Every patient to get own hospital room in bid to beat MRSA
Doctor Harry Burns has told health chiefs that multi-bed units must be scrapped, ending the traditional ward layouts used since the days of Florence Nightingale.
The move is part of the Scottish Government's efforts to prevent the spread of 'superbug' infections such as MRSA and C difficile.
Under the new policy, all new-build and refurbished hospitals will be fitted out with individual rooms and en-suite toilets and showers.
Mike Baxter, deputy director of NHS Scotland's capital planning and asset management division, outlined the new policy in a letter to health board chiefs.
He said: "The current provision of single room accommodation is not sufficient across NHS Scotland and 100 per cent single room provision is clinically appropriate in most clinical settings."
The new 842 million Southern General Hospital in Glasgow will be one of the first examples of a 100 per cent single room hospital. In refurbished wards, at least 50 per cent of the beds will have to be in single rooms.
Critics raised concerns the new policy could lead to some patients, particularly the elderly, feeling lonely and isolated.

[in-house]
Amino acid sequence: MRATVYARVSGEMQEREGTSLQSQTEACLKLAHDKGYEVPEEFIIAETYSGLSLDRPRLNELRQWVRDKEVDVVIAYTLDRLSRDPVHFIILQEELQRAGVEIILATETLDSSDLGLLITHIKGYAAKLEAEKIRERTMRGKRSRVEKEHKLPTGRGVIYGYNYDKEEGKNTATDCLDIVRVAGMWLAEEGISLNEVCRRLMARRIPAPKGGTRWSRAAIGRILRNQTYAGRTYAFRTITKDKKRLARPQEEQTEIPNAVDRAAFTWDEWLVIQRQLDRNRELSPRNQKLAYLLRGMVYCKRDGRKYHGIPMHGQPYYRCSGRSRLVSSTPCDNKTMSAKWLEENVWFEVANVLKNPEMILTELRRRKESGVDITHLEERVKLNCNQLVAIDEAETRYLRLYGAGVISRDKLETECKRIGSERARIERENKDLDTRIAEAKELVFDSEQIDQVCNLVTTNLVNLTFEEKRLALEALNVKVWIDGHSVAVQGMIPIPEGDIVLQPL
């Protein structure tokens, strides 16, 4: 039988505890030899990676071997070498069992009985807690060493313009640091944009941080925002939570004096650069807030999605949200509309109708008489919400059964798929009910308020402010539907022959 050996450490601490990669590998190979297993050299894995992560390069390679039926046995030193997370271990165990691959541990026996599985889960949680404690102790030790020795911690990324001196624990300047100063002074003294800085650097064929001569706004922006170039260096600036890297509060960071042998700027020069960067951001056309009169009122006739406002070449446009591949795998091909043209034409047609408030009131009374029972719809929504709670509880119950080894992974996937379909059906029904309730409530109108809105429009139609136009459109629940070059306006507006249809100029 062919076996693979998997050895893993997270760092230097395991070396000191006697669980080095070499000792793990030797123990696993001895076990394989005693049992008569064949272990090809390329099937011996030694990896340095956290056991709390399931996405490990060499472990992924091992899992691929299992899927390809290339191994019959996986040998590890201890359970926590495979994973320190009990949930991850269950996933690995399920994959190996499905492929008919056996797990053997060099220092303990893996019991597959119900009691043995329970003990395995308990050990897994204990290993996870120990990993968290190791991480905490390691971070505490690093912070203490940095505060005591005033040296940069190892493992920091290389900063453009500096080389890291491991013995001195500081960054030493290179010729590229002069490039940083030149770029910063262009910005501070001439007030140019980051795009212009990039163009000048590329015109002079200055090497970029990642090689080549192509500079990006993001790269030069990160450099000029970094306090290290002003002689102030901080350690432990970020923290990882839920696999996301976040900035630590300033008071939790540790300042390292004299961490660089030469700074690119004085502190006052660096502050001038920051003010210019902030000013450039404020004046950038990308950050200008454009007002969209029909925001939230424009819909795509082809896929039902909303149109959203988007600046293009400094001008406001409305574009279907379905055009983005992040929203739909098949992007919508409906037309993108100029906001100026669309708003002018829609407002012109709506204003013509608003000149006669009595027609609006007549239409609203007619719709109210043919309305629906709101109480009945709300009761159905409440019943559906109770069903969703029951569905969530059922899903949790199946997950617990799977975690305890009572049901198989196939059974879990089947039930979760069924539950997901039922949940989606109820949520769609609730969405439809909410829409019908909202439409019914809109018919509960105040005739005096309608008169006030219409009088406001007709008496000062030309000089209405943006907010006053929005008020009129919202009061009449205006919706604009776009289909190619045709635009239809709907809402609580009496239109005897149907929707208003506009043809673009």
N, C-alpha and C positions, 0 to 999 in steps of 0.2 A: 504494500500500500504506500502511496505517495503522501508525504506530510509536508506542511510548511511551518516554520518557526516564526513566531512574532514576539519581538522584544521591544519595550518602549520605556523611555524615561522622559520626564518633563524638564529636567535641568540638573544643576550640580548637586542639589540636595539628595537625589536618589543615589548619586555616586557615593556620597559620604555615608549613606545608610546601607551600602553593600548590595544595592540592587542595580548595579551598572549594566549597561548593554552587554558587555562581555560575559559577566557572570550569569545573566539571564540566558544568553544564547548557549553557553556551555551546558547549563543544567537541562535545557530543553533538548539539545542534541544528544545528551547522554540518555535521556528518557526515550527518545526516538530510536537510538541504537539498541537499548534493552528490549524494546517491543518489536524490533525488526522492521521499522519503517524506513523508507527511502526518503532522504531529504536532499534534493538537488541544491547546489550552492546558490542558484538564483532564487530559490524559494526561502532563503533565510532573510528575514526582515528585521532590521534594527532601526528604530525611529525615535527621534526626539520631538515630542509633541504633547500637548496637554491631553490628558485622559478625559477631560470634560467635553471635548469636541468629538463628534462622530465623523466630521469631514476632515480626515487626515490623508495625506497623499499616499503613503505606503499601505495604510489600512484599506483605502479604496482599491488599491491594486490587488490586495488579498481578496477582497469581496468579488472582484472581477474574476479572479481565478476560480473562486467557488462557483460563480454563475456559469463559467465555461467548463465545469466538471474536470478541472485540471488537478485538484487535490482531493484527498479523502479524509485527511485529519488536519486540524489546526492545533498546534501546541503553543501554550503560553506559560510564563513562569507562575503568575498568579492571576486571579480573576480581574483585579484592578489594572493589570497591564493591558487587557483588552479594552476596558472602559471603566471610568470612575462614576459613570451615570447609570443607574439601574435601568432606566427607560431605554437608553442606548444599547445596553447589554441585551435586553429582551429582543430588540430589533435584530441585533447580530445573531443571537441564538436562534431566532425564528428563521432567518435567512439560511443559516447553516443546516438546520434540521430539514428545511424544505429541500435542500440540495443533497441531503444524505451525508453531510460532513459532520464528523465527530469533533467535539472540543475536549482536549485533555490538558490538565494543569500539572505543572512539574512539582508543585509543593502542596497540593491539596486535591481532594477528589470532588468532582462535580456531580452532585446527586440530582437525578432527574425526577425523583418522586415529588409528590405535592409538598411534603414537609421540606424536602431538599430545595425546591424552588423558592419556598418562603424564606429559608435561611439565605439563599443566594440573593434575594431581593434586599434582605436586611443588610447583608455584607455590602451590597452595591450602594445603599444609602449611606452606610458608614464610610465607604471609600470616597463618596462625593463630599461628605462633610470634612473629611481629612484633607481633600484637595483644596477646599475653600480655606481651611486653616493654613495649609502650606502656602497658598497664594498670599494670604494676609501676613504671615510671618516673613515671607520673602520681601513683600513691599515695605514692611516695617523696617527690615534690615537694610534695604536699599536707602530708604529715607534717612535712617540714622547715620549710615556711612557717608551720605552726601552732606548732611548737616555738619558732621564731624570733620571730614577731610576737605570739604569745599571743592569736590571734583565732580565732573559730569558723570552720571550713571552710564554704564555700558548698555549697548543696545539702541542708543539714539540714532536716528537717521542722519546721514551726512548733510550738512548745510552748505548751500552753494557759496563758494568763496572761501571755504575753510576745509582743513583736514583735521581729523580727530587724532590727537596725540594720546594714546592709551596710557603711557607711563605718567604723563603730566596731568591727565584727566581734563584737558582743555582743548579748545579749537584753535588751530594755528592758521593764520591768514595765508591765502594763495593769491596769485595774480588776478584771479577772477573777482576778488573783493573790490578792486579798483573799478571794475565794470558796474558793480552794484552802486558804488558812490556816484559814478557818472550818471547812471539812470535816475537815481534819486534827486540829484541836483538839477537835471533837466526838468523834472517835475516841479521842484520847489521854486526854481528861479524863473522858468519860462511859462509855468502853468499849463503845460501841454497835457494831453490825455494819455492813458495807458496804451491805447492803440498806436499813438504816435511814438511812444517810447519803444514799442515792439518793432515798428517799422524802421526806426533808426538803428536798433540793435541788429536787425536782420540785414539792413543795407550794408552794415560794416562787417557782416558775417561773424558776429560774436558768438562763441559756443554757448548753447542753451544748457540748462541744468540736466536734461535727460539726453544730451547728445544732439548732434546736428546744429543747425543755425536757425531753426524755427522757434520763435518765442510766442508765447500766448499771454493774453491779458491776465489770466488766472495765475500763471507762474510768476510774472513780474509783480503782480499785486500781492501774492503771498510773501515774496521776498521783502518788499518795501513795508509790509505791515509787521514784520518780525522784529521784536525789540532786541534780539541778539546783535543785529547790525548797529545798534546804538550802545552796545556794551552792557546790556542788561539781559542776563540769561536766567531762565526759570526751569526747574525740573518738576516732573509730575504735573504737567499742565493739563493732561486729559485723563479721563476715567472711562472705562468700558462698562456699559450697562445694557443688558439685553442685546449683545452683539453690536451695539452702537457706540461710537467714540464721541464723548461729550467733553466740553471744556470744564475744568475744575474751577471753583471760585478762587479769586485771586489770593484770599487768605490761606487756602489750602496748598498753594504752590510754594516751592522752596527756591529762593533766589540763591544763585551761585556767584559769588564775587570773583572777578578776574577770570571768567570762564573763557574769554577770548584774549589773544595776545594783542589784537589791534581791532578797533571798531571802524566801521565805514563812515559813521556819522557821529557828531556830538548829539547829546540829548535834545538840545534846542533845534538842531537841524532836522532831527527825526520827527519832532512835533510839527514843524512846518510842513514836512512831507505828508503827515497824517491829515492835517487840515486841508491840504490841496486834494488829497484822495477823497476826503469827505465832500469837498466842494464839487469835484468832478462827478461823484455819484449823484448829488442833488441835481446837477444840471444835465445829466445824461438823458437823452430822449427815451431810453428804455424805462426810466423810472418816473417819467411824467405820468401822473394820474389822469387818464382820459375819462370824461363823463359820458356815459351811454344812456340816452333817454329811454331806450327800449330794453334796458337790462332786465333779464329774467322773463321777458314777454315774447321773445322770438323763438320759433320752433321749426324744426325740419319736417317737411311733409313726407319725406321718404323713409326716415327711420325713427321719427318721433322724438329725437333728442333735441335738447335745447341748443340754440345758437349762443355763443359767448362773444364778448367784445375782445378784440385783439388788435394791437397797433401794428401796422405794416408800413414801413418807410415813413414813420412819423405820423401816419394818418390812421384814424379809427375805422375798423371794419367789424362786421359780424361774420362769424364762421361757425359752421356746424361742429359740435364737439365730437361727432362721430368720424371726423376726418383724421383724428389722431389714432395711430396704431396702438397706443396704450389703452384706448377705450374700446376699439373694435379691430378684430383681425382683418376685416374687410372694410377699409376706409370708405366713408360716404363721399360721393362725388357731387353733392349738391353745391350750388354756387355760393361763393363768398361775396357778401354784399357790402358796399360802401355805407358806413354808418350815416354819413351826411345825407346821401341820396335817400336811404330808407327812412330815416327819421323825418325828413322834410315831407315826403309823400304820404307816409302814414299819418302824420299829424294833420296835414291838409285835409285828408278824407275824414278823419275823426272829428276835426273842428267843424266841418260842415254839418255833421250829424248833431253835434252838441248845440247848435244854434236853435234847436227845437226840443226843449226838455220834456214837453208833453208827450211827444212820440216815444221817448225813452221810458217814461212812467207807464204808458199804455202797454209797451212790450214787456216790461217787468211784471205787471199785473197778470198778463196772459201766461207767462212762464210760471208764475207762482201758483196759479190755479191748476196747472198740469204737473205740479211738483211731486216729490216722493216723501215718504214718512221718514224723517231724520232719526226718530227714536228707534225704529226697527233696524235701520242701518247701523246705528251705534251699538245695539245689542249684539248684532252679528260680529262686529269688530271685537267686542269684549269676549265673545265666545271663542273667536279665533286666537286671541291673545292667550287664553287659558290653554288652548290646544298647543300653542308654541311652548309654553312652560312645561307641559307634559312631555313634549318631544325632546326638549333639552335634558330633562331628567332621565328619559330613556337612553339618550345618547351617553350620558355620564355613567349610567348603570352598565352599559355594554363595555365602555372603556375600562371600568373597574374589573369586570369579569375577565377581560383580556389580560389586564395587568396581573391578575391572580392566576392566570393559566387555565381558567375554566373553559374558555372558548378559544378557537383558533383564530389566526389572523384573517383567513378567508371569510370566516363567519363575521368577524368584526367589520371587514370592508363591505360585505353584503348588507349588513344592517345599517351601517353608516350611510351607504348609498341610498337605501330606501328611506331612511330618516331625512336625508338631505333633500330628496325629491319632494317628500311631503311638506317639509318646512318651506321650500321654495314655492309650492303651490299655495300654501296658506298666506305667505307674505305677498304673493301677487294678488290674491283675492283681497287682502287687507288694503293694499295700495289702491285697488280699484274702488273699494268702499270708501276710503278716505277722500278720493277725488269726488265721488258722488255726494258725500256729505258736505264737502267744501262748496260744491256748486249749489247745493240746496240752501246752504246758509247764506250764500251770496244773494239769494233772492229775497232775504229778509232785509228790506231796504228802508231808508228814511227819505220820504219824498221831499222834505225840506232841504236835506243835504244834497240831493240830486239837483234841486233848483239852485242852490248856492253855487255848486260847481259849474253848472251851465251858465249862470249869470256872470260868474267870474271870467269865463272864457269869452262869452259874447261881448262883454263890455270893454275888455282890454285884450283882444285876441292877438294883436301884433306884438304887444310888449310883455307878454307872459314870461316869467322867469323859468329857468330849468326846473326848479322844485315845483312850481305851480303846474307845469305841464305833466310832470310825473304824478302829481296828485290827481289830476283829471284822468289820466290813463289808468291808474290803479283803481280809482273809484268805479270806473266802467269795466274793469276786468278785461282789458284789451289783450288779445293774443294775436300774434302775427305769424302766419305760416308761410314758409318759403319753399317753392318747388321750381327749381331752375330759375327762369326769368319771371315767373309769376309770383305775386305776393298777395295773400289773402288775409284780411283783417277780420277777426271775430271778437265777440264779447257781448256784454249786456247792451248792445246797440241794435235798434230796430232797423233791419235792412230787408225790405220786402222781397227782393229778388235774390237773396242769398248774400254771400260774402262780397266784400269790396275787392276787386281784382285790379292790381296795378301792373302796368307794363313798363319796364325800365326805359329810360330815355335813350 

Gail Adams, UK head of nursing for Unison, said: "Single rooms may offer privacy but they can be very psychologically isolating for patients, as well as requiring more staff working in different ways. Finding a partial solution to one problem may just open the door to others."
Bridget Hunter, Unison Scotland's lead officer for nurses and midwives, added: "We can only go so far with the prevention of infections before it begins to turn into a depersonalising monster.
"A balance needs to be struck. The sick and the elderly need comfort and care, and not to feel alone or in danger if we are to care for their mental health."
However, Margaret Watt, chief executive of the Scotland Patients Association was "1,000 per cent" behind the change.
She said: "We agree with single units and we recognise that some older patients may feel vulnerable. But they've got to understand that this is being done for their safety, not to isolate them.
"There's always a day room they can go to, and for those who are confined to bed, nurses will be in and out all day."
Norman Provan, associate director with the Royal College of Nursing in Scotland, said the advantages of single rooms in terms of patient dignity and infection control were clear.
But he added: "There is a risk these benefits would be overshadowed if nurses - who deliver the majority of patient care - are not consulted in the design of new hospitals and problems subsequently arise from poor layout of new wards which prevent nursing staff from providing effective care."
Shona Robison, the Minister for Public Health, said the Scottish Government was committed to doing everything possible to drive infection rates down.
"This includes single room hospital accommodation as it minimises the risk of HAIs spreading," she said. "We would always expect NHS staff to work to ensure that patients are not left feeling lonely and isolated."